He has had a diverse, prolific career as a playwright and earned the highest honors for his work, including: four Tony Awards, an Emmy, two Guggenheim Fellowships, a Rockefeller Grant, the Lucille Lortel Award, the Hull-Warriner Award, and a citation from the American Academy of Arts and Letters1994 Pulitzer Prize for Drama Nomination (A Perfect Ganesh)

Among his work’s awards are:

  • 1993 Tony Award Winner, Best Book of a Musical (Kiss of the Spider Woman)
  • 1995 Tony Award Winner, Best Play (Love! Valour! Compassion!)
  • 1996 Tony Award Winner, Best Play (Master Class)
  • 1998 Tony Award Winner, Best Book of a Musical (Ragtime)

His 1997 play Corpus Christi, portraying Jesus and the disciples with homosexual orientation, has inspired outrage among the religiously narrow-minded and gets banned from production regularly. In 2000 McNally wrote the libretto to Jake Heggie’s evocative opera Dead Man Walking. McNally is now married to Thomas Kirdahy, but around the time he wrote Sweet Eros, he was reputedly Edward Albee’s lover. What sort of influence might the master of American absurdism and biting relationship drama (Who’s Afraid of Virginia Woolf, Tiny Alice, A Delicate Balance) have had on the young McNally? It causes one to consider Sweet Eros from a non-realistic perspective. It’s hard to sit still, watching the torture, degradation, rape and mental abuse the play’s young man doles out to the girl hostage, non-stop, while he rambles on, sharing his romantic history like a bad match.com profile and bursting into bipolar, psychotic rants. As a work of realism, it’s hideously cruel. But McNally doesn’t seem to have much concerned himself with the theatre of cruelty, a casual glance across his oeuvre reveals. According to the Goodreads Acting edition, Sweet Eros“is a monologue delivered by a poet, with interruptions, in the form of sobs (at first), muffled protests (at first), and the croaking of a song, ‘Plaisir d’Amour’ (at the end).” Aha.

Stephanie Cleghorn, Abel Flores, Jr.

The young man is a struggling poet in an absurdist reality. The play reveals his ritual path to connect with his muse, his “pig whore” whom he castigates for not being pure or virginal enough. As she begins to take over near the play’s end, wrapping his ‘book’ carefully with her robe’s sash, kissing him with genuine passion and calling him the same names he has called her, the poet surrenders to his muse. Looking at his rambling, searching monologue as a metaphorical, transformational odyssey makes much more sense than relegating it to cruel “realism’” punctuated with McNally’s heightened, lyrical, impassioned text. It’s an exquisitely crafted, if challenging, work of art.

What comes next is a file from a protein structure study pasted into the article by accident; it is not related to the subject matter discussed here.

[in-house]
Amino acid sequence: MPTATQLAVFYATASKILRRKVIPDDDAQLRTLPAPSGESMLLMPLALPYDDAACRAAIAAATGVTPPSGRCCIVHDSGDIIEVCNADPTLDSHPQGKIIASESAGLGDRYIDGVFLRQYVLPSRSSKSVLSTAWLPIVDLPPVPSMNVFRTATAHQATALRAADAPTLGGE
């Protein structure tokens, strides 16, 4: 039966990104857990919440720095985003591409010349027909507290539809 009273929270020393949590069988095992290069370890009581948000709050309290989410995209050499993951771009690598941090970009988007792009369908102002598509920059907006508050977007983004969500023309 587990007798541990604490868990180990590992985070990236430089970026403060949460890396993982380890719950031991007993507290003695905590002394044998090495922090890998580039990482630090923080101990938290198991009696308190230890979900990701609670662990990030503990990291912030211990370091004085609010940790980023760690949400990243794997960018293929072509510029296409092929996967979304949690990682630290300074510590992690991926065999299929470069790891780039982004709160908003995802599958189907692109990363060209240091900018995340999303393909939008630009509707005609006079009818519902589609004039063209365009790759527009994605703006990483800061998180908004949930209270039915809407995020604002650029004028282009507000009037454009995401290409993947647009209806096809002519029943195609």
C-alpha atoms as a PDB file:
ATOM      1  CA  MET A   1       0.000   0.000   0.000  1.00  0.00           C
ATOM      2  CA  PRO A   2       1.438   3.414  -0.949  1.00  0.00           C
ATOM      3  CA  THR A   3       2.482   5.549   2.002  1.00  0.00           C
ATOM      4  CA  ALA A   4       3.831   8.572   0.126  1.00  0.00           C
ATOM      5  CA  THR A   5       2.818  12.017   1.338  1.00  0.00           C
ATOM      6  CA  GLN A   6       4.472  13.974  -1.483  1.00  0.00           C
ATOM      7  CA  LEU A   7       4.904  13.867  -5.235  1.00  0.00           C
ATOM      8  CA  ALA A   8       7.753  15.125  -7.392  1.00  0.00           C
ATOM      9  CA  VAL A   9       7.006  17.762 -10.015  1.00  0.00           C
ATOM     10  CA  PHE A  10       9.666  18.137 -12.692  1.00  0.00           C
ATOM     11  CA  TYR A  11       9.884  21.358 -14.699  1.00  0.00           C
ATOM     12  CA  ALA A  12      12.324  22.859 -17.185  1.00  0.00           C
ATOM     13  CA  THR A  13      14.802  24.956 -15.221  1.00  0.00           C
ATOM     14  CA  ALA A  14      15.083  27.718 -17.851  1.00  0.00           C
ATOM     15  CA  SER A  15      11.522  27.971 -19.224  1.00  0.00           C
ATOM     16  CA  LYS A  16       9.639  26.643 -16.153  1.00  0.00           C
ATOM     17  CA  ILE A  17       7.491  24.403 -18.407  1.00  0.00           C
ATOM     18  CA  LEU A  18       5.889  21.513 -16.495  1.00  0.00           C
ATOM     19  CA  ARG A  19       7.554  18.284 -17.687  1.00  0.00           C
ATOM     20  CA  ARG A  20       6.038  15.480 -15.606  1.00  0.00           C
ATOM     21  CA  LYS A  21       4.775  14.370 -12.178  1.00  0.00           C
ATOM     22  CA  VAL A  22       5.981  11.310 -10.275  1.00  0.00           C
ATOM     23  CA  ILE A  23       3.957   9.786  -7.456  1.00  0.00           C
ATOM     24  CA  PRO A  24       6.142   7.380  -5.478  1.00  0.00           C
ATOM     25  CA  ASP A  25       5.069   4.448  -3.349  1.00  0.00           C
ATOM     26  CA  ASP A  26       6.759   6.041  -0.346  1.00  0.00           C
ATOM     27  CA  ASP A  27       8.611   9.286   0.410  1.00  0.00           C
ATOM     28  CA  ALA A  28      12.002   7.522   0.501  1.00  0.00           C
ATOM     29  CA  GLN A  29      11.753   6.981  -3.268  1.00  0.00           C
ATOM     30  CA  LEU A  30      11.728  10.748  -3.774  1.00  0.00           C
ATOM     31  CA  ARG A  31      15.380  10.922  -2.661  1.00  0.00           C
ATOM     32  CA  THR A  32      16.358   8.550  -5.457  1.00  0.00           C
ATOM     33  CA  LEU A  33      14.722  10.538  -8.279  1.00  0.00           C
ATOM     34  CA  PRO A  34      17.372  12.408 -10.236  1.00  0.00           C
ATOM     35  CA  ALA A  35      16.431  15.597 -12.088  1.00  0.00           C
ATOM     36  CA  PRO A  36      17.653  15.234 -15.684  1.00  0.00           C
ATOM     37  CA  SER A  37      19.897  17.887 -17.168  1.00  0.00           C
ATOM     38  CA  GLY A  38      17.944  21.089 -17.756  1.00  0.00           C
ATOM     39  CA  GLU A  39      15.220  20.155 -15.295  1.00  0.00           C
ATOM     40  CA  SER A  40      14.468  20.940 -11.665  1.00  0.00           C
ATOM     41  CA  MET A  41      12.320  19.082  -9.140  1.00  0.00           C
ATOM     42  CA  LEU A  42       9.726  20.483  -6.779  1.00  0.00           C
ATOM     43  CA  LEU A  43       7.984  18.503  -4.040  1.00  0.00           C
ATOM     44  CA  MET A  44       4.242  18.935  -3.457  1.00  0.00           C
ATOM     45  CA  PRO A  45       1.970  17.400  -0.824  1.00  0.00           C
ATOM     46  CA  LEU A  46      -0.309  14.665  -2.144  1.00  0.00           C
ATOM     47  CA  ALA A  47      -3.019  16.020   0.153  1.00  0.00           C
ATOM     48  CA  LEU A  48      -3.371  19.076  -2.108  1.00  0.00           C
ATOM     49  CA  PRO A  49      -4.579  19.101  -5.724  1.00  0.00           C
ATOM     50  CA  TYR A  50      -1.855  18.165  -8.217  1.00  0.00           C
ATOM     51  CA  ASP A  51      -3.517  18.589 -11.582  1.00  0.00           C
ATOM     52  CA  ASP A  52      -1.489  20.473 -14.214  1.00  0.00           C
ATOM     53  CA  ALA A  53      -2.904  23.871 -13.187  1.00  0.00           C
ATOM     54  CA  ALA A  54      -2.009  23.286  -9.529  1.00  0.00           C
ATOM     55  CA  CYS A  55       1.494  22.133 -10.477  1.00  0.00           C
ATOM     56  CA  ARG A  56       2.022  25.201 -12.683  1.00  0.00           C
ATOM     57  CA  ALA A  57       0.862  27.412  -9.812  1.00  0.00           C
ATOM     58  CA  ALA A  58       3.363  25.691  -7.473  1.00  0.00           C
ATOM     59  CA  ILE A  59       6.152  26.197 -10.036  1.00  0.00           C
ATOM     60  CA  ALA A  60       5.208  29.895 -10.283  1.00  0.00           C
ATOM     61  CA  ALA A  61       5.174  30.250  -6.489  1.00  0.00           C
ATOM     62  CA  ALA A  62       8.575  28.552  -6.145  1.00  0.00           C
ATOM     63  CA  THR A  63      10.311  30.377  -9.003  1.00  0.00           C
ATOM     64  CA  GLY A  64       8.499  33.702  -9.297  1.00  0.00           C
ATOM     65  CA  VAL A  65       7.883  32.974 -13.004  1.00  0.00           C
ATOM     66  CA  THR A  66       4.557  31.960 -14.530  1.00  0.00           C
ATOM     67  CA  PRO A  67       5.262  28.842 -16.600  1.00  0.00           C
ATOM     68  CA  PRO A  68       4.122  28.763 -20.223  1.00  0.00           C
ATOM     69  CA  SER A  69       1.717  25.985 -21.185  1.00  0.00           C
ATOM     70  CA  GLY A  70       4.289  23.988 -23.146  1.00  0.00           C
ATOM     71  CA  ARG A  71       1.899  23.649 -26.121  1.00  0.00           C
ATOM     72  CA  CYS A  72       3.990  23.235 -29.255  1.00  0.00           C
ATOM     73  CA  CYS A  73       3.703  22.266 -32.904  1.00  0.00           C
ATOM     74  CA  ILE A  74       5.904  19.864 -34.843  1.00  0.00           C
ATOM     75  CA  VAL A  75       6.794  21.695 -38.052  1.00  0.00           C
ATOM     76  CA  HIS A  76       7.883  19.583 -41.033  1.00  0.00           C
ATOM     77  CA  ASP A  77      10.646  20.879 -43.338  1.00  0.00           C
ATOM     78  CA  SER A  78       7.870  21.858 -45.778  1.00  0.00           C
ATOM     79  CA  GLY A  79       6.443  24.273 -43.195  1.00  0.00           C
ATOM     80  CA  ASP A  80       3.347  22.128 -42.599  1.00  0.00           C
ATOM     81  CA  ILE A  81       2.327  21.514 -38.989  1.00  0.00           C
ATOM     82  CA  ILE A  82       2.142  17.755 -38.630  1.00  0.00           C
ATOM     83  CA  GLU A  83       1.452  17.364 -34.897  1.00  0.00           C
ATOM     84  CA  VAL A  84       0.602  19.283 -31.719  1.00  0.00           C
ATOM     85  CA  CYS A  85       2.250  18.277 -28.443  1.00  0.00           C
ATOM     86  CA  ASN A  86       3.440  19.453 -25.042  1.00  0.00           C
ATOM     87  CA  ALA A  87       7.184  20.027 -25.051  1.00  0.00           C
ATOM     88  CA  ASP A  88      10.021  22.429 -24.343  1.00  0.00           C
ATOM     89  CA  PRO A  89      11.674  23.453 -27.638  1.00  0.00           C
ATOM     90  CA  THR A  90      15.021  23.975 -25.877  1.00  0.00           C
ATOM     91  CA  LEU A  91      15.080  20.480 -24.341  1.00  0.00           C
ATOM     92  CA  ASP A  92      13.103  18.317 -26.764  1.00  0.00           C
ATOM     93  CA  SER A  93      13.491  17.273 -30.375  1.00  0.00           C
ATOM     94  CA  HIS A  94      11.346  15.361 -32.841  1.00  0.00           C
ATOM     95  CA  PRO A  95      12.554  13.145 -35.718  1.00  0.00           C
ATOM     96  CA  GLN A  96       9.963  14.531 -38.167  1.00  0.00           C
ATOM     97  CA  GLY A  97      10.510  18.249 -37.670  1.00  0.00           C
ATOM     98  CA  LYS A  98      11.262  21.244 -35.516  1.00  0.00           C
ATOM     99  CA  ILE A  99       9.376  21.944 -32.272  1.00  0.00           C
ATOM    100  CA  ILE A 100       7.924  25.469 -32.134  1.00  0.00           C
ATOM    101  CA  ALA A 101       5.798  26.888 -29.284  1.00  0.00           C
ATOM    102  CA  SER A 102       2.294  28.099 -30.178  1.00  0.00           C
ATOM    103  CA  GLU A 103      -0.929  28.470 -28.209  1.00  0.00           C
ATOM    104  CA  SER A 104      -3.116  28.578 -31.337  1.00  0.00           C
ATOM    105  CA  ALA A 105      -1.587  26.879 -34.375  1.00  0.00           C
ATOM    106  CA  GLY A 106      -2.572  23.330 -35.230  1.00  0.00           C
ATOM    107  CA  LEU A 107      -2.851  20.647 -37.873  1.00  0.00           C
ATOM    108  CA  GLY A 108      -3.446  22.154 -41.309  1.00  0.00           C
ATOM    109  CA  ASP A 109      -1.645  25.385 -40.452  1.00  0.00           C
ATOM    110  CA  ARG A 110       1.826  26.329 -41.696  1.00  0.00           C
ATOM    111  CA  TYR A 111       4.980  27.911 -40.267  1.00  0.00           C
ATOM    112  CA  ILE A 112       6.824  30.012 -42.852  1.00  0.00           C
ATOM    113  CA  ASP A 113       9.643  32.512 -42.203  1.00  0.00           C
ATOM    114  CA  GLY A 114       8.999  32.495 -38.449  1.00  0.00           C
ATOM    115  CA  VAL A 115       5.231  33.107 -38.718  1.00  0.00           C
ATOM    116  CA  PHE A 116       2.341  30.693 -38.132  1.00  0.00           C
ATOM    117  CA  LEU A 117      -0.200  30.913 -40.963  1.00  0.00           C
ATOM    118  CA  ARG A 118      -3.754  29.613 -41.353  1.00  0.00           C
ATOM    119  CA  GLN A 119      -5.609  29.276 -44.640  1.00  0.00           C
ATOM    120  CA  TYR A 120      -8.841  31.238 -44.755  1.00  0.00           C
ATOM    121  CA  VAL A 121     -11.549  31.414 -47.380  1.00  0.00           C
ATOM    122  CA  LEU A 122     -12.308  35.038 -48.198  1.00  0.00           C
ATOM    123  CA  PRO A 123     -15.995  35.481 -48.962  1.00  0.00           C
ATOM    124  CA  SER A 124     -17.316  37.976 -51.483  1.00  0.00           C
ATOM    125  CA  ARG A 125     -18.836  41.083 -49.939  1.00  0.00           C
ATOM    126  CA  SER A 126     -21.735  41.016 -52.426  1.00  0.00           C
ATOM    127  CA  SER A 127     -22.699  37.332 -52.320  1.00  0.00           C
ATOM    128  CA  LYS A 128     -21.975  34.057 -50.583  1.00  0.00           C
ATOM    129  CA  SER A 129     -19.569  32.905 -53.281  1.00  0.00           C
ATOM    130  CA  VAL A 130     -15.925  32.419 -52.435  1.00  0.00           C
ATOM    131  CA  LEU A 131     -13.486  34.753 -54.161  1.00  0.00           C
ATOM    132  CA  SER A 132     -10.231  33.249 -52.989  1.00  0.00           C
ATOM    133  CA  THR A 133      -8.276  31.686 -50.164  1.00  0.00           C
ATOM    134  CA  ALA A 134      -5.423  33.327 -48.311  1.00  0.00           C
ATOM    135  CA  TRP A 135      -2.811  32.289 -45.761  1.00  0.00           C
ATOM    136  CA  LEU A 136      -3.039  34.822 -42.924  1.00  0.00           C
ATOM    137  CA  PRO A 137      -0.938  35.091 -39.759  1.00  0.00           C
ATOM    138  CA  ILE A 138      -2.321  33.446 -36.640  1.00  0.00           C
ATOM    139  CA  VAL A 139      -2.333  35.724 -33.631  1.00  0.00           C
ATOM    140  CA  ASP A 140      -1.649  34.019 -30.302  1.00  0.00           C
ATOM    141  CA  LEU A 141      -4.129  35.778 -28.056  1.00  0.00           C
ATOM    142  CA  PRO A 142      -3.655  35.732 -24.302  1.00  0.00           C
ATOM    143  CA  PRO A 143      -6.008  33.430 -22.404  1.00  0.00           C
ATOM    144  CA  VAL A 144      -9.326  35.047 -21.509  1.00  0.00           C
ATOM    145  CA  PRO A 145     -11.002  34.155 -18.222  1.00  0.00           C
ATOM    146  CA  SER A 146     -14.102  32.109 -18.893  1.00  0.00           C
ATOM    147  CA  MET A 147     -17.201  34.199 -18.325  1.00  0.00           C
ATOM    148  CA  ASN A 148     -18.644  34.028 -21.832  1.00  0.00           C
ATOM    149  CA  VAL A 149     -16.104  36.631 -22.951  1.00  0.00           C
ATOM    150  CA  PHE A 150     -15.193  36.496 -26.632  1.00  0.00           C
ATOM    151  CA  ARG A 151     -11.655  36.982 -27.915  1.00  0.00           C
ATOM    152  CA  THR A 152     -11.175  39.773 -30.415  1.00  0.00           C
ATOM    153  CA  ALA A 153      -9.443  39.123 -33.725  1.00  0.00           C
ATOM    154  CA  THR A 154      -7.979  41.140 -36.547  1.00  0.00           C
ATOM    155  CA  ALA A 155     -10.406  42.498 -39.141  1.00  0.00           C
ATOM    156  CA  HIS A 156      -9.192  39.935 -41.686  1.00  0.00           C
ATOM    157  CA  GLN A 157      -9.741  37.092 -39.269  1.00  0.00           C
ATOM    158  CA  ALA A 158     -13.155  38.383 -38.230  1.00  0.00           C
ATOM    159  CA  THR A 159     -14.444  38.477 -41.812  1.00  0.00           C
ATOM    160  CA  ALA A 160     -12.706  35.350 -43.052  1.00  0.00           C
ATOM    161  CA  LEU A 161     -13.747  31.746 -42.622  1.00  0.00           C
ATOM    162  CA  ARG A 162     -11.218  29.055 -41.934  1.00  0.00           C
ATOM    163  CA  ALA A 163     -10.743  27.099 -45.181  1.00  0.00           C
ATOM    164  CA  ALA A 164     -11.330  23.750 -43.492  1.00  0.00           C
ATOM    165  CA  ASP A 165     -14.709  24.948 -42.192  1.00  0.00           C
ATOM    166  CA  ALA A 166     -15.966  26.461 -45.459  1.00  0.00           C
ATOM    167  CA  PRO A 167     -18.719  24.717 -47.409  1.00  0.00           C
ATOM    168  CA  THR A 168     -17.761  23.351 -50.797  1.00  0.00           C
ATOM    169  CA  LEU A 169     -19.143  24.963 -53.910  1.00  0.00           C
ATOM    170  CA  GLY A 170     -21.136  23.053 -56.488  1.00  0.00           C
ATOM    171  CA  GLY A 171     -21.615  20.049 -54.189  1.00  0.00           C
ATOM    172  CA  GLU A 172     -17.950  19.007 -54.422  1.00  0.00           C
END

Adam Adolfo brings his cast to life with pulsating, breathless ferocity. Abel Flores, Jr. never lets up as the oddest of young poets, going to bizarre extremes to connect with his muse, a serial activity, well planned out with demonic, ritual force. Most of the time, he rambles along eerily, in a reflective, disaffected monotone; when he rages his voice lashes out with all the power and passion heard in the pre-show arias, filling the Stone Cottage venue with pain and anguish. The woman rivets audience focus: on her suffering, her beauty, and her vulnerability. Is she real, or just a device, a fantasy creature the poet invokes to inspire his creative passion? Stephanie Cleghorn gives a terrifying, tortured performance with almost no words, compelling and mystifying. Convincing at first as a young woman held hostage against her will, she evolves subtly beyond simple definition as his surrender to her becomes complete. This production, QLive!’s first entry at Out of the Loop, offers an overpowering, emotional, artistic experience that does real justice to McNally’s unusual early one-act play.

Final performance was Friday, March 9, unless it wins Best of the Stone Cottage productions. Which it could.

RATING: superb, one of the Best of 2012 at Out of the Loop.

Best of the Loop will be announced Saturday evening, 3/10, voted on by Loop pass-holders. All three winners will perform again Sunday 3/11 at 7:30 pm.